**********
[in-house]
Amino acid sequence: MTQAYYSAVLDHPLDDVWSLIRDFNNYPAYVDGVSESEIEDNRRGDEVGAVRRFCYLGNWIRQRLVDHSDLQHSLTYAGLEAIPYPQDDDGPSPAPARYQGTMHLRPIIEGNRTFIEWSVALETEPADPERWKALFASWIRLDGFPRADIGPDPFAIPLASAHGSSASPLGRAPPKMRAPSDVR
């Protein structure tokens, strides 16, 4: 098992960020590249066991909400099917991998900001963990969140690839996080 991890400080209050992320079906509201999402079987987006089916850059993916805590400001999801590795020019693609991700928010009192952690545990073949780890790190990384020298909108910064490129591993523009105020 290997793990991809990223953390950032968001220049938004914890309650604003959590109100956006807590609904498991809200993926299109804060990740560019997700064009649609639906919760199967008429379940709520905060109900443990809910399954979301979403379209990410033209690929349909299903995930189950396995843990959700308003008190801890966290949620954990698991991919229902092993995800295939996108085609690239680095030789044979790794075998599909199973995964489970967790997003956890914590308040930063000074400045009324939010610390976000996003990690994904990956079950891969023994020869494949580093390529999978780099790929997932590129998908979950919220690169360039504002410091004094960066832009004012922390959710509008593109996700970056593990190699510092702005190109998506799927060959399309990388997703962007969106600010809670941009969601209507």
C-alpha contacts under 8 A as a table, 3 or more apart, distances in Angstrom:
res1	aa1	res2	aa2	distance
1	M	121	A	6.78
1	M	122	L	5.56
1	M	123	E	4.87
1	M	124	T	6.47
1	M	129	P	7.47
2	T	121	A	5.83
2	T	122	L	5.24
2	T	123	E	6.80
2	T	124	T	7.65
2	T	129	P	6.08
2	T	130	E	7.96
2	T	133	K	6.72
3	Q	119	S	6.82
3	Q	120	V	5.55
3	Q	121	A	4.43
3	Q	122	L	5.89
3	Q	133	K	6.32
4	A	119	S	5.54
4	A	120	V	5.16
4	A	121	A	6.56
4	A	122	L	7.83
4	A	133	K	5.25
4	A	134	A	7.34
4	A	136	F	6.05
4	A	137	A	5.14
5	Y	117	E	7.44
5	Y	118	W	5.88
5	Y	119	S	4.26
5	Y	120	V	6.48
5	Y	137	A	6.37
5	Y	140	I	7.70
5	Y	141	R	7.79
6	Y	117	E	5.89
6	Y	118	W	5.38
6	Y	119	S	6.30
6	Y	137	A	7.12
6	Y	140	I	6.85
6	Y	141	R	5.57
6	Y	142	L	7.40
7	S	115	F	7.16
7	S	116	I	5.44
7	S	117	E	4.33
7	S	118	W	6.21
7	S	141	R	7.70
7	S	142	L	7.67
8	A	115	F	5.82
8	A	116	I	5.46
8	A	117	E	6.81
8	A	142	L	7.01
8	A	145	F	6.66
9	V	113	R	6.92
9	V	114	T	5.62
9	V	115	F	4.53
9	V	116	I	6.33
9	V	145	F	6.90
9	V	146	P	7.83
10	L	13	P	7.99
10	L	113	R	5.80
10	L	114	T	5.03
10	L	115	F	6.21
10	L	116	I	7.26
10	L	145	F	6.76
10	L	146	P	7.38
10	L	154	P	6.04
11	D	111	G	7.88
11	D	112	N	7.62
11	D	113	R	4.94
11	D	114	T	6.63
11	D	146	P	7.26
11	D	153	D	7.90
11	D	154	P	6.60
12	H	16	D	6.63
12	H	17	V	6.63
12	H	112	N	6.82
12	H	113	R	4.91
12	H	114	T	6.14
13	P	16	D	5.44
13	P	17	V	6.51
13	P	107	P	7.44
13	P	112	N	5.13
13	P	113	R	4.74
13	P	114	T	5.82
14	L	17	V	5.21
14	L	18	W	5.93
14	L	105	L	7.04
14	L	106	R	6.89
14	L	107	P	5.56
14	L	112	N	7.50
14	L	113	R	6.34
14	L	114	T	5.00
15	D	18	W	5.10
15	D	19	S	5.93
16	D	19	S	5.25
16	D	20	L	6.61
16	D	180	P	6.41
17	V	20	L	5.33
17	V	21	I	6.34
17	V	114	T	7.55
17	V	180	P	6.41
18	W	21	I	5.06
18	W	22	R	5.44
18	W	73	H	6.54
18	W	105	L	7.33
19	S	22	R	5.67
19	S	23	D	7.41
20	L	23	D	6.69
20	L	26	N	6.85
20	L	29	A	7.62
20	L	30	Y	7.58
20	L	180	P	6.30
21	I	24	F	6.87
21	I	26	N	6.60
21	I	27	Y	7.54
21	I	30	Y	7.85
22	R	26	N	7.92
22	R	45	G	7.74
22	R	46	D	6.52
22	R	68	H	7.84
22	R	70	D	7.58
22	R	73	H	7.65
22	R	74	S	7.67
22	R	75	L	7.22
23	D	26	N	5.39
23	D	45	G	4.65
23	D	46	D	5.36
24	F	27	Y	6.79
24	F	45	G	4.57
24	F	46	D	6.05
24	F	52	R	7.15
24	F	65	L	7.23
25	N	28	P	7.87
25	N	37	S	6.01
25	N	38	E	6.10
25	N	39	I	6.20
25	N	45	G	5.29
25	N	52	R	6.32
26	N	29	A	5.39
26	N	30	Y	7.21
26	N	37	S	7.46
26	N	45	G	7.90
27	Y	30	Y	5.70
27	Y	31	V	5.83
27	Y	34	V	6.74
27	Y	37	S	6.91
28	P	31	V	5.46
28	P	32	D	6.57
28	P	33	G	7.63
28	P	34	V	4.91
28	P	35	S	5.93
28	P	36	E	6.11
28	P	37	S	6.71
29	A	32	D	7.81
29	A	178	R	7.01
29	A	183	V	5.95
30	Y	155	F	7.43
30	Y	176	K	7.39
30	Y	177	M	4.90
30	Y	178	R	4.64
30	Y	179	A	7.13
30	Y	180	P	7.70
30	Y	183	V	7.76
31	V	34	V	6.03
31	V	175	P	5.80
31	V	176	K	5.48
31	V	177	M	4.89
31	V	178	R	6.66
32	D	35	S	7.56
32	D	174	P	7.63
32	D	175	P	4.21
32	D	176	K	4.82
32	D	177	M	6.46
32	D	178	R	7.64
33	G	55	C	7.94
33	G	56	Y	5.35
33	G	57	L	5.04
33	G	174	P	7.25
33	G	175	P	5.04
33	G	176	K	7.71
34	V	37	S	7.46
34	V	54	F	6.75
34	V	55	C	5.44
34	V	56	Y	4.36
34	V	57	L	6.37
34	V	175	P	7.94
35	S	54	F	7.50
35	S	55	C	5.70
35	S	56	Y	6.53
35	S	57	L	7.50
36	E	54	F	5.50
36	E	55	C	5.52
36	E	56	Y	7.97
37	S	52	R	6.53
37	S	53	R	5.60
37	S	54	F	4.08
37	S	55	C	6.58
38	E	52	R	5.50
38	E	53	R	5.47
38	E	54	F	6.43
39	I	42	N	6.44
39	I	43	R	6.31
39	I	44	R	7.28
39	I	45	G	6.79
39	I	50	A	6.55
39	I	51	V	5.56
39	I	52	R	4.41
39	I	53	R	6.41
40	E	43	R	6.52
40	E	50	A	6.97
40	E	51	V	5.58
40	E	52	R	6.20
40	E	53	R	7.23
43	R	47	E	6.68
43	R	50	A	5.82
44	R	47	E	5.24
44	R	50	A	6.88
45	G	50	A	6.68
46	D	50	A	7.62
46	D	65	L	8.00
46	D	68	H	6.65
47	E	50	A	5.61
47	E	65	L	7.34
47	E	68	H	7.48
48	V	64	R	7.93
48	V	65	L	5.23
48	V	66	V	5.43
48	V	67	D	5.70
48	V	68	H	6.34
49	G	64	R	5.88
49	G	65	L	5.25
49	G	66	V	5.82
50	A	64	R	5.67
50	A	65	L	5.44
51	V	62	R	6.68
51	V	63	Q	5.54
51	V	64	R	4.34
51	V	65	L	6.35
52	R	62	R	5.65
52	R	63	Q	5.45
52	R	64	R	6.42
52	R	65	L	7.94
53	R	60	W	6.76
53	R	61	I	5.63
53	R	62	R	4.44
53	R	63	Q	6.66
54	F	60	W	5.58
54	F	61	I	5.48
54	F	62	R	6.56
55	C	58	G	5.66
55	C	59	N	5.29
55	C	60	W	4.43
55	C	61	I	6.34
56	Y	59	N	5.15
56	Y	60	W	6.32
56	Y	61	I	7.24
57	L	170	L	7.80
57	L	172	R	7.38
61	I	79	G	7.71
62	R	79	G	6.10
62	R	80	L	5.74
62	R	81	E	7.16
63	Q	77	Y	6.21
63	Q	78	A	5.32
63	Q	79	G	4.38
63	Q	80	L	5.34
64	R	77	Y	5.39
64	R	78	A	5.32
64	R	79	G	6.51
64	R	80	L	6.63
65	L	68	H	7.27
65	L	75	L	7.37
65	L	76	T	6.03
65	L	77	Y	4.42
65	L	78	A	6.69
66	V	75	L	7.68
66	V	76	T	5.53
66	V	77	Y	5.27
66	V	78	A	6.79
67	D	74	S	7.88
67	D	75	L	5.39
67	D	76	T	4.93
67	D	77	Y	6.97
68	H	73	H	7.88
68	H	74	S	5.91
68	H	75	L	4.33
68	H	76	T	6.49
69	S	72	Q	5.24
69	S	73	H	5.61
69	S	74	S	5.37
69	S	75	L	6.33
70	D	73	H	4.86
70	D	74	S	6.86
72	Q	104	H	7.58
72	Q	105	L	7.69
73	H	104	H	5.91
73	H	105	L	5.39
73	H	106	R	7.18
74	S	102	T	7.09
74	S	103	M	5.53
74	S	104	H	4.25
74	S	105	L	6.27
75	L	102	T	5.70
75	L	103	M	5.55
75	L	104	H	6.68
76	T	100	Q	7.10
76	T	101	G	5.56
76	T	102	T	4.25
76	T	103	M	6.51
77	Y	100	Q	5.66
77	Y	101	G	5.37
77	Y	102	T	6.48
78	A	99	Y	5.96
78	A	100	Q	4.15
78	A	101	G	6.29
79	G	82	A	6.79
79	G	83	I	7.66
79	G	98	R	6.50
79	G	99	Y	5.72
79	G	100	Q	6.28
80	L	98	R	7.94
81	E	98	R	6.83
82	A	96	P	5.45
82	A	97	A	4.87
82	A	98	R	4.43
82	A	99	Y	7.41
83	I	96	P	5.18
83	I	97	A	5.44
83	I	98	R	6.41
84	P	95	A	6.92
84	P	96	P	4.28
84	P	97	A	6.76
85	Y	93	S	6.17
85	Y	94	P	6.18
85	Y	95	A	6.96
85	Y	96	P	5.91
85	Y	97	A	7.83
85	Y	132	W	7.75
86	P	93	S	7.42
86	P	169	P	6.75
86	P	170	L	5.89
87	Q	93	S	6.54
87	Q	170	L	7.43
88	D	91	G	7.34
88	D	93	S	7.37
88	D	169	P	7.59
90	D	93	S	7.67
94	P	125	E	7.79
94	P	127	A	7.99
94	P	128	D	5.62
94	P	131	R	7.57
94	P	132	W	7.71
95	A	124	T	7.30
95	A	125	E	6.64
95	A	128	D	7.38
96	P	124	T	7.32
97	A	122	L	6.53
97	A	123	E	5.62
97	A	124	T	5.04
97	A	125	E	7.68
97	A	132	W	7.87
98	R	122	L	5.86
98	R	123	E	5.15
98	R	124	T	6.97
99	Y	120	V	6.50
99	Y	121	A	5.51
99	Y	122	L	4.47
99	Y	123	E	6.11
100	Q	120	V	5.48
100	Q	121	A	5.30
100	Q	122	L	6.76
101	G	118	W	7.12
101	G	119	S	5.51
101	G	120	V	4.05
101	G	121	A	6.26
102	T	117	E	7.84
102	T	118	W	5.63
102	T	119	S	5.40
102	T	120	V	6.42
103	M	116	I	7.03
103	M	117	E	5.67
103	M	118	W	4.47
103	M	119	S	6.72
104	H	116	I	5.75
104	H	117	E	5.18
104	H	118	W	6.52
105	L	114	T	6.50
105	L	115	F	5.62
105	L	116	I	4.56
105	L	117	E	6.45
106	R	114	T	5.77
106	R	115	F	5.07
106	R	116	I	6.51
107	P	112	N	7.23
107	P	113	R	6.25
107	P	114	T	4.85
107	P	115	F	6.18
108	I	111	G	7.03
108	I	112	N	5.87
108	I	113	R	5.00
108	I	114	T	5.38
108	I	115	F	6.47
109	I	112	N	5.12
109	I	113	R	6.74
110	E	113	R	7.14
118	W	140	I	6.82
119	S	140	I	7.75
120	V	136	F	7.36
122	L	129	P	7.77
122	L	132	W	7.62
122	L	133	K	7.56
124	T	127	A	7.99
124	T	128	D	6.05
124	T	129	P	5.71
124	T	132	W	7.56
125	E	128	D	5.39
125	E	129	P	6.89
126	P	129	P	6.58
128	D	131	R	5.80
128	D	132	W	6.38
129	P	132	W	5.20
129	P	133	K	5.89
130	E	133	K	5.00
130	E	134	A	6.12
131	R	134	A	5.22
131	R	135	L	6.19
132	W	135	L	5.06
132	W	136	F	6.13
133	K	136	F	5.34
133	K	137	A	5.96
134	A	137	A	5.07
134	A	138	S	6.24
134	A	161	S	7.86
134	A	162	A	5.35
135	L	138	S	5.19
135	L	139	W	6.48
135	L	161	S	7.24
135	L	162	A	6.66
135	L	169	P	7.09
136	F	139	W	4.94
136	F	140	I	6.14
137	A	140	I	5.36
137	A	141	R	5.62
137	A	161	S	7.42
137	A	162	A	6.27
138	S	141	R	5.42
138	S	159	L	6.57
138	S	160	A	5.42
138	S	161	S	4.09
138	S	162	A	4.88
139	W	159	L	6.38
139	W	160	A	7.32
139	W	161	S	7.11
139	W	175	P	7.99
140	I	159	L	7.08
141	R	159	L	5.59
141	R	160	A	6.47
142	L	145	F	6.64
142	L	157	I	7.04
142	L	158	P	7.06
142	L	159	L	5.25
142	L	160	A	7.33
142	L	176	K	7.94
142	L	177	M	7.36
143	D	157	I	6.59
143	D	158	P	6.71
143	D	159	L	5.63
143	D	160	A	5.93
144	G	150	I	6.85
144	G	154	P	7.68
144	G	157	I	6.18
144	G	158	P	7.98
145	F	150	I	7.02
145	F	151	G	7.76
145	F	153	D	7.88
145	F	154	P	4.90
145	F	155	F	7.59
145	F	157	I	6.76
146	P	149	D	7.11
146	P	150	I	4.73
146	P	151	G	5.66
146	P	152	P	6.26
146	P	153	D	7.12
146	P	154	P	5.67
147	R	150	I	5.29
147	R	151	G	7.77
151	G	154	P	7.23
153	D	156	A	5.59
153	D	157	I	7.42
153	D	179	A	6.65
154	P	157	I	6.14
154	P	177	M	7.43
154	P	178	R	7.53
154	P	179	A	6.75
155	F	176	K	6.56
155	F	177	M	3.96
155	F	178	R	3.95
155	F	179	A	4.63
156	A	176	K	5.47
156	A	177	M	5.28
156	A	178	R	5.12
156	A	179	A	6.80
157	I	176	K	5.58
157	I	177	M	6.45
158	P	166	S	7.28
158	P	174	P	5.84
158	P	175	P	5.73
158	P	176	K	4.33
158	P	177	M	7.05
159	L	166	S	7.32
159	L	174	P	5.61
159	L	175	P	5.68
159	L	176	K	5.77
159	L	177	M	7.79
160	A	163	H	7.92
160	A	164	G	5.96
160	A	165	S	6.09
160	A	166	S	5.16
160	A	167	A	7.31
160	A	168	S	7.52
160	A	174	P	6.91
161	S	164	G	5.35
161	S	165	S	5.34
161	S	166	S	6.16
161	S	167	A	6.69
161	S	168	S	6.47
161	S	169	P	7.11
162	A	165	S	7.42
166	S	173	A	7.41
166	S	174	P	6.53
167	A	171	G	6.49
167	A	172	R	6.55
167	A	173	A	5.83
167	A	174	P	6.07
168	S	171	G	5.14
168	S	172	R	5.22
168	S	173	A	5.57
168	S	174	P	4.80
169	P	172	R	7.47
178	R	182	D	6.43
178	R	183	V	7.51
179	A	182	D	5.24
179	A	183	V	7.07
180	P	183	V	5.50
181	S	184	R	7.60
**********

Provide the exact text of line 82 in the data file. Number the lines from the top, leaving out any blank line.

13	P	16	D	5.44